Abstract 1858: Cardiac Engraftment and Distribution of Bone Marrow Stem Cells Implanted by Intravenous, Intracoronary and Intramyocardial Injections Using Molecular Imaging
Introduction: Following cell transplantation into the infarcted myocardium, conventional histology precludes longitudinal monitoring of implanted cell survival and engraftment. We used noninvasive bioluminescence imaging to visualize in living rats the distribution and engraftment of bone marrow stem cells (BMSCs) transfected with the firefly luciferase reporter gene (FL) and delivered by the 3 major routes for cardiac cell transplantation during the acute or chronic phase after myocardial infarction (MI).
Methods: FL was inserted into a replication-defective recombinant adenovirus and transfected into BMSCs cultured from male Lewis rats. MI was generated in female Lewis rats by left anterior descending artery ligation. Transfected BMSCs (3×106/rat) were implanted by intravenous (IV), introcoronary (IC), or intramyocarial (IM) injections at 3 or 28 days post-MI, or after sham procedures (control) (N=4–5/group). Implanted cell distribution was assessed 2, 24 and 48 hours later. Heart, lung, spleen, liver and kidney were explanted at 48 hours for cell quantification using RT-PCR.
Results: The systemic distribution of FL activity was diffuse following IC injection, but localized to the chest after IM or IV injections. IM injection yielded greater bioluminescence than IC or IV at all time points (P<0.05). Imaging of explanted organs at 48 hours revealed FL activity was localized predominantly in kidneys, lungs, and heart after IC injection, in heart and lungs after IM injection, and in lungs after IV injection. The cell distribution patterns determined by imaging were strongly correlated with those obtained by RT-PCR quantification of donor Y-chromosomes (r2>0.80 for all 3 cell delivery routes). More cells were retained in the infarcted myocardium when cells were delivered (IC or IM) at 28 days rather than 3 days after MI (P<0.05). Of the 3 routes, IM injection produced the most cardiac engraftment.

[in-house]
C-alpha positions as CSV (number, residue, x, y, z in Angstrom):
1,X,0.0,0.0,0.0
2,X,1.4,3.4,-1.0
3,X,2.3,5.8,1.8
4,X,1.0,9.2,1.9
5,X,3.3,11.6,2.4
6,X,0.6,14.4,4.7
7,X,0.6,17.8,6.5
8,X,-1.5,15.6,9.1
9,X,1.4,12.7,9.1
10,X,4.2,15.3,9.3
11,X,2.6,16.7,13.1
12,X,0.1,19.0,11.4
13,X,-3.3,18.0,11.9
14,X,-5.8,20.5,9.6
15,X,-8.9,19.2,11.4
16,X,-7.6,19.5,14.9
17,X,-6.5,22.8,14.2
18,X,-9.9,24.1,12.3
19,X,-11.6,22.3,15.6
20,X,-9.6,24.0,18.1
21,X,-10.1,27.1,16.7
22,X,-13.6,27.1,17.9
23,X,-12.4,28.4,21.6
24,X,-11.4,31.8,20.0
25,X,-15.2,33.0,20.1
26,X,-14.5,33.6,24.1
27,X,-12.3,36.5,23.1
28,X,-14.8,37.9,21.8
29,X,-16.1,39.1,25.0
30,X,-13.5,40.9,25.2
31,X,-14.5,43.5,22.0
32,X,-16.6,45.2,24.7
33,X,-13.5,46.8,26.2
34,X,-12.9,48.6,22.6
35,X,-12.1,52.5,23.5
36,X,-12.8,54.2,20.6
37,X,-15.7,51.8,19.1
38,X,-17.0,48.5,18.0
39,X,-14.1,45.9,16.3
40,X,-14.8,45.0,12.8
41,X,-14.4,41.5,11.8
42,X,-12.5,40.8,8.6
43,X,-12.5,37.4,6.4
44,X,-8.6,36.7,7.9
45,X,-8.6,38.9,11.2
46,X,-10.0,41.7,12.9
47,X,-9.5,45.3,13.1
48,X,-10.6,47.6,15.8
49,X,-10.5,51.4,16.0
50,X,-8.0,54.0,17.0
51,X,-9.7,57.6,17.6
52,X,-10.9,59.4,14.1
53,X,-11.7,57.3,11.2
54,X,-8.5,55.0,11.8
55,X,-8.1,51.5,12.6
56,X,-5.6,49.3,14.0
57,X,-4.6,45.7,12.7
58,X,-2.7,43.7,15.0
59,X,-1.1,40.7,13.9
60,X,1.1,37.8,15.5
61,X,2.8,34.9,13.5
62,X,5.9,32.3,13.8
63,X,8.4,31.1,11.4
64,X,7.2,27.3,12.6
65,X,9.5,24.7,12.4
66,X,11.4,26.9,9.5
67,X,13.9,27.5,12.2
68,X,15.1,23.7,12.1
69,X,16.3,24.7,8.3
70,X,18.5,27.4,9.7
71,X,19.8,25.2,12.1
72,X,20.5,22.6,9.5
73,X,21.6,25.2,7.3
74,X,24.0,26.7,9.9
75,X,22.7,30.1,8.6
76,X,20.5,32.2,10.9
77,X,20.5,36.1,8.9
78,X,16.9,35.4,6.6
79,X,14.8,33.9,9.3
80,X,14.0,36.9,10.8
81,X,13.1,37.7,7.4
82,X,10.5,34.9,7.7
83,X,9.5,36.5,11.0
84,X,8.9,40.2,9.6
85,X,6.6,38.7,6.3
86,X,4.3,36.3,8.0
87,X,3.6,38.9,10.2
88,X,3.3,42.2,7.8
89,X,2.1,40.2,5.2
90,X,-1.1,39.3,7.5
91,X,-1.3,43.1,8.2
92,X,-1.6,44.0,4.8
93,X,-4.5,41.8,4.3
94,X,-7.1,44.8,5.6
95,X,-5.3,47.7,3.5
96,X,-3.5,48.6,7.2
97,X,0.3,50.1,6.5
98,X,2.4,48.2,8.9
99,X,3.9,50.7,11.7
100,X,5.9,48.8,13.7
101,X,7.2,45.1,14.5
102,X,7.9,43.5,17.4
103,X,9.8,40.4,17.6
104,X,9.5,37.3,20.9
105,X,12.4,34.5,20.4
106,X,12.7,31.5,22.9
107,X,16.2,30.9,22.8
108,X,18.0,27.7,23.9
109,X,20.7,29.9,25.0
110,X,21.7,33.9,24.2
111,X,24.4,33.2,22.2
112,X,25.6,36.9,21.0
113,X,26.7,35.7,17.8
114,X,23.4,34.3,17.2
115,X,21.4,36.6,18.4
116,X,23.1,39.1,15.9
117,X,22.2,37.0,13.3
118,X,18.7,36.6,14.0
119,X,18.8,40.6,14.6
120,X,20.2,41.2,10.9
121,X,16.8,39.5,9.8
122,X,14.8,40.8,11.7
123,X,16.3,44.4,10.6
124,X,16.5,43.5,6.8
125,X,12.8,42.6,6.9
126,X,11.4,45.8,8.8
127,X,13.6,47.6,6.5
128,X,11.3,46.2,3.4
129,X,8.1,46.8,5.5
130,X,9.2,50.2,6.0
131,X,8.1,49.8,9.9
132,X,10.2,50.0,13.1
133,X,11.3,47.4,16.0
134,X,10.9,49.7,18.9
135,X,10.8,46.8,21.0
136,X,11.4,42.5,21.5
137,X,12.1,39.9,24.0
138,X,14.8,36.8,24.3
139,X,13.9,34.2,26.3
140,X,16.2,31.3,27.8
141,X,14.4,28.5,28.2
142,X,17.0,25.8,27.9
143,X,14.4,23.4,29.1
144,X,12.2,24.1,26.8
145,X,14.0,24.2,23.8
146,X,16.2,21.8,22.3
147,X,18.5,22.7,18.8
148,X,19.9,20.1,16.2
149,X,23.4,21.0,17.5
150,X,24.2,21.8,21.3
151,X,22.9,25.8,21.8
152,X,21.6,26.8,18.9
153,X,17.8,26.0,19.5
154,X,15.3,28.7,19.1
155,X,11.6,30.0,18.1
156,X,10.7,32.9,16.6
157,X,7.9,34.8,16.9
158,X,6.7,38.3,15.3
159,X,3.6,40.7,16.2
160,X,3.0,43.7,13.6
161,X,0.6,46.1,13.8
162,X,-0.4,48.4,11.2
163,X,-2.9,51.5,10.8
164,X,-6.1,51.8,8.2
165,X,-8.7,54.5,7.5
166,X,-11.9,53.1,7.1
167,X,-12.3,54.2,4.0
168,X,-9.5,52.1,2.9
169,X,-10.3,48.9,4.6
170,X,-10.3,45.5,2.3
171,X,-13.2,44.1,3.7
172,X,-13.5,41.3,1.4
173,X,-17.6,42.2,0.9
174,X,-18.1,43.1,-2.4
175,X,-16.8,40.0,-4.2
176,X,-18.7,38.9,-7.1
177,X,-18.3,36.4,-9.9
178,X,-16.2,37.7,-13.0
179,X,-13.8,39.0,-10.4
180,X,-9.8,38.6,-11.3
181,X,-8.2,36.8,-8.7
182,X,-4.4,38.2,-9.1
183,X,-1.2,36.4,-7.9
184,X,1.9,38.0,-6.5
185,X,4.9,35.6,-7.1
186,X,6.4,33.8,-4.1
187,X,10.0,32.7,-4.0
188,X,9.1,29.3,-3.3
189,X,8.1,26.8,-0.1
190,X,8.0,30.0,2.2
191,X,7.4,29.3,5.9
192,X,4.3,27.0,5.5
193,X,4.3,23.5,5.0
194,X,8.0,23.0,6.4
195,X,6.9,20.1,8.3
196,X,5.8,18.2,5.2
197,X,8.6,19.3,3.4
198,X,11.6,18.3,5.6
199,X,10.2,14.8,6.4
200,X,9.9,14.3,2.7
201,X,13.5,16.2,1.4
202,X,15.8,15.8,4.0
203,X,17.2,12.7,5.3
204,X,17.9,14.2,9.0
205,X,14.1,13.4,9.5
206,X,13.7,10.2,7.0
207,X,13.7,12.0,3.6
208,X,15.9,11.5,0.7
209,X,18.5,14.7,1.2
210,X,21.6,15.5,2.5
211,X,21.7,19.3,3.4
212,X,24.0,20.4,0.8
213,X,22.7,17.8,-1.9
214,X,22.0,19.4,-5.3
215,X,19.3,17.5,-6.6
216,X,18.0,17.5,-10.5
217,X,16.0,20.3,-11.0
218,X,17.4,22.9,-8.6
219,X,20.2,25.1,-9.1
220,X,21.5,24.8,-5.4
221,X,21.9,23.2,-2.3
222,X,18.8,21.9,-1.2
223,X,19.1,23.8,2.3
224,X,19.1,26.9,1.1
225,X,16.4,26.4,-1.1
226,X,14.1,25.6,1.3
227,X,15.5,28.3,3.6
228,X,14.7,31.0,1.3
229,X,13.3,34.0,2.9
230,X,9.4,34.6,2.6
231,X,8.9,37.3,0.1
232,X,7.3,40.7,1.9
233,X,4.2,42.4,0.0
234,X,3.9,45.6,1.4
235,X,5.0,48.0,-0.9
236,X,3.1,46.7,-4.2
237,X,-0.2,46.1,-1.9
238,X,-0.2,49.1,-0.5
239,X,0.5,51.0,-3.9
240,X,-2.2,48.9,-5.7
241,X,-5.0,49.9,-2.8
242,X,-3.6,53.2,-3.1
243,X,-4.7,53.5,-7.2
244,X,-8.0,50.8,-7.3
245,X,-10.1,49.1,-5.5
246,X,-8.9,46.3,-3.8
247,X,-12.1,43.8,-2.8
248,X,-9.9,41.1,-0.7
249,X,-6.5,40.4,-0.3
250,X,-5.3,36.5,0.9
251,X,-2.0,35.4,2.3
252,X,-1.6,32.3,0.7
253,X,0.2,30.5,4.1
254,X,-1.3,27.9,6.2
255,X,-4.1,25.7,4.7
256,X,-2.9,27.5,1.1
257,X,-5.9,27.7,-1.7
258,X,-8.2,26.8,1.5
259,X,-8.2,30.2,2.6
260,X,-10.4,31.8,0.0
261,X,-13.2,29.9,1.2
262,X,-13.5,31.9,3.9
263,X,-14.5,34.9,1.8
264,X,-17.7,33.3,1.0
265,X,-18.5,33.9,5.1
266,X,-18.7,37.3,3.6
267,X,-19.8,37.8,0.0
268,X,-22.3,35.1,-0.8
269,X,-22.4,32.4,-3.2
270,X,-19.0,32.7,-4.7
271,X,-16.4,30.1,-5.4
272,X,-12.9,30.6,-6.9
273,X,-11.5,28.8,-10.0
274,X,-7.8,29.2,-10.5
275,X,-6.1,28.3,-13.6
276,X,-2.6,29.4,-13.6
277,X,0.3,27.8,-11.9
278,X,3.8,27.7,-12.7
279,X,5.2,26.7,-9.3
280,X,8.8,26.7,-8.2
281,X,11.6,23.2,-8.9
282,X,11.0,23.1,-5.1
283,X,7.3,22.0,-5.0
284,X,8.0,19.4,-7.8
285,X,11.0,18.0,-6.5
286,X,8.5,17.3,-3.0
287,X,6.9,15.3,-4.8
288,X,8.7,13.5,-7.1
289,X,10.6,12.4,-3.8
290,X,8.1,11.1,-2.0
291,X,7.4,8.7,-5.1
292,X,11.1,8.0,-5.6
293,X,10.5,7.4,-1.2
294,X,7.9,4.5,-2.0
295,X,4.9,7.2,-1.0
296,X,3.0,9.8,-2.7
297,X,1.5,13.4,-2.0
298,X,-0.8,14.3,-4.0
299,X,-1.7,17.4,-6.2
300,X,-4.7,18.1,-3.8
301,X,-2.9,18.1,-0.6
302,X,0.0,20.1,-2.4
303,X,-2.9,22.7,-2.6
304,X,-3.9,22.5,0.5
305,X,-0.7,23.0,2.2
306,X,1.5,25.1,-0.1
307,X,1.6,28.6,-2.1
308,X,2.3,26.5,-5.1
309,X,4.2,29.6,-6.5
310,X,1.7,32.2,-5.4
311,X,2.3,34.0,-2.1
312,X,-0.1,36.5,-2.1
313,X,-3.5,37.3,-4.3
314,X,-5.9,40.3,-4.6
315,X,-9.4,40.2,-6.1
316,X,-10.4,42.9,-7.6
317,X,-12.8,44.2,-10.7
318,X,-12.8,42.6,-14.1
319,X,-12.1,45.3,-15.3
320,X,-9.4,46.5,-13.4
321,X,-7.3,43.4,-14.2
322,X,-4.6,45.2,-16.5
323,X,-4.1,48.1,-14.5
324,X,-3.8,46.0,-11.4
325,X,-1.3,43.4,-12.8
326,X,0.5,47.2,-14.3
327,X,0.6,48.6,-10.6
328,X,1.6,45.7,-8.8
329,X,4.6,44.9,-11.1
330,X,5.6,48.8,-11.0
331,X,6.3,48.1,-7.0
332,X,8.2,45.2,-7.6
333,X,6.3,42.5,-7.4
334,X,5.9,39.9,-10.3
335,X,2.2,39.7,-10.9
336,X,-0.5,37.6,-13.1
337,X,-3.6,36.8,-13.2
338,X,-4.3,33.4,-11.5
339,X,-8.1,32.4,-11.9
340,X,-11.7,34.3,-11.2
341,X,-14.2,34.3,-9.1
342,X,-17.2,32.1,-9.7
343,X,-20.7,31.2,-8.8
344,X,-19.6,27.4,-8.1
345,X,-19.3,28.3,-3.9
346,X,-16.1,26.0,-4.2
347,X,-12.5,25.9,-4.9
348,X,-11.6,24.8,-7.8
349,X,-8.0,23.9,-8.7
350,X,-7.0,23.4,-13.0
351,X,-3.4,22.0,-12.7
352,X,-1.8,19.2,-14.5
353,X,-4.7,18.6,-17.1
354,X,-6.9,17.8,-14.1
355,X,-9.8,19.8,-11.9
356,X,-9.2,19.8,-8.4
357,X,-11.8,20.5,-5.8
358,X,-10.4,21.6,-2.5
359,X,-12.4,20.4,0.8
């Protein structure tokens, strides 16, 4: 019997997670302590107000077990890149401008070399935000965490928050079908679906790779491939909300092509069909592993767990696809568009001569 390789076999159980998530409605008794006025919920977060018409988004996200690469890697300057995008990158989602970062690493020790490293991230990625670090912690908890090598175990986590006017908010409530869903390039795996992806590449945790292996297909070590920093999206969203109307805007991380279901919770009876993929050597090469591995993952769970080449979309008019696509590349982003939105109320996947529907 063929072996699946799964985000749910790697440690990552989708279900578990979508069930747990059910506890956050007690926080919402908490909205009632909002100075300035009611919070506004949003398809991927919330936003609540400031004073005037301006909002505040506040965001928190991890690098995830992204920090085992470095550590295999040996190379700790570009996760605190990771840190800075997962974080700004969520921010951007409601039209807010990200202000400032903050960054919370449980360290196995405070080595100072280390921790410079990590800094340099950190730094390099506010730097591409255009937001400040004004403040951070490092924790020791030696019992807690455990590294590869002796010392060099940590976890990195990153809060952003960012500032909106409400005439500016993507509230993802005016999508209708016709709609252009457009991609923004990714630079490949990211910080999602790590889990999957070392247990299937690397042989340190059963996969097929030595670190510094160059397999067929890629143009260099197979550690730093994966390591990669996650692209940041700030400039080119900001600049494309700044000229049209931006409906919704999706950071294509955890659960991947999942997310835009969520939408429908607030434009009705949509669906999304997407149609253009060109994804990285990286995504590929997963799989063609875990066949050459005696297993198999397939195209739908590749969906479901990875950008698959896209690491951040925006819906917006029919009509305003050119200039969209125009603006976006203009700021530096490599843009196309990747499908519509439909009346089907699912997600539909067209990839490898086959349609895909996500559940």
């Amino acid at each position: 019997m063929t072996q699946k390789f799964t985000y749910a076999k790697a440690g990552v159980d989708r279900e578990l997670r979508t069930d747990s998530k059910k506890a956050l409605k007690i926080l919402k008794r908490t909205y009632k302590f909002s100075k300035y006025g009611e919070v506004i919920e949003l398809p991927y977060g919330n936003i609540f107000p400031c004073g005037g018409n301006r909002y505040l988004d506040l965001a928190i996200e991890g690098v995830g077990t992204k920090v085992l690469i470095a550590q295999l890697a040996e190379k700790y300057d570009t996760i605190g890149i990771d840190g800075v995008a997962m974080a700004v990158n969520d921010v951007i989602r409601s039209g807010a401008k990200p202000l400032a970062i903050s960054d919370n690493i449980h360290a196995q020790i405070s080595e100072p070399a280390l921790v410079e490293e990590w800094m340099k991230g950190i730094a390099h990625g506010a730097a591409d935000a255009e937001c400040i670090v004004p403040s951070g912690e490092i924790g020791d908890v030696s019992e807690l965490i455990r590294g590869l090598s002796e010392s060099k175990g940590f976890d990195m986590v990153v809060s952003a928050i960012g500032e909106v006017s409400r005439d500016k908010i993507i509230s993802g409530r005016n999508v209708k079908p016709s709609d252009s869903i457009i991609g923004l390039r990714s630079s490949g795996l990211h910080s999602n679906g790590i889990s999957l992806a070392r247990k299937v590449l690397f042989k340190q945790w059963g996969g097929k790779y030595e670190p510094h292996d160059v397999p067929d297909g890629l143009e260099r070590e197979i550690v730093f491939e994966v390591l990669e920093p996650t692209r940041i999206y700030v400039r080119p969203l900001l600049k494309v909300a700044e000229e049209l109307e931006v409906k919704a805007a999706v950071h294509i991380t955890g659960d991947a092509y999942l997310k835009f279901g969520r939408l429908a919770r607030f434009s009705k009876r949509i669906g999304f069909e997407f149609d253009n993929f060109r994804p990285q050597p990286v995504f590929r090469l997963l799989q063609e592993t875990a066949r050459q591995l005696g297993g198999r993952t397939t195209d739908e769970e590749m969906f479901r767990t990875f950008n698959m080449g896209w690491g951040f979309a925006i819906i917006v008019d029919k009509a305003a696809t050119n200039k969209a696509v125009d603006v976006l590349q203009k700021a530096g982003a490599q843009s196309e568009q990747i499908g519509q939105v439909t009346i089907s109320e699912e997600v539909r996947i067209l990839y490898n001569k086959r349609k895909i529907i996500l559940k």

Conclusions: In living rats, molecular imaging effectively tracked the fate of BMSCs implanted by clinically adopted techniques, and agreed with the data obtained by RT-PCR. The results suggest that delivery of cells to the infarcted myocardium is most efficiently accomplished by IM injection during the chronic phase after MI.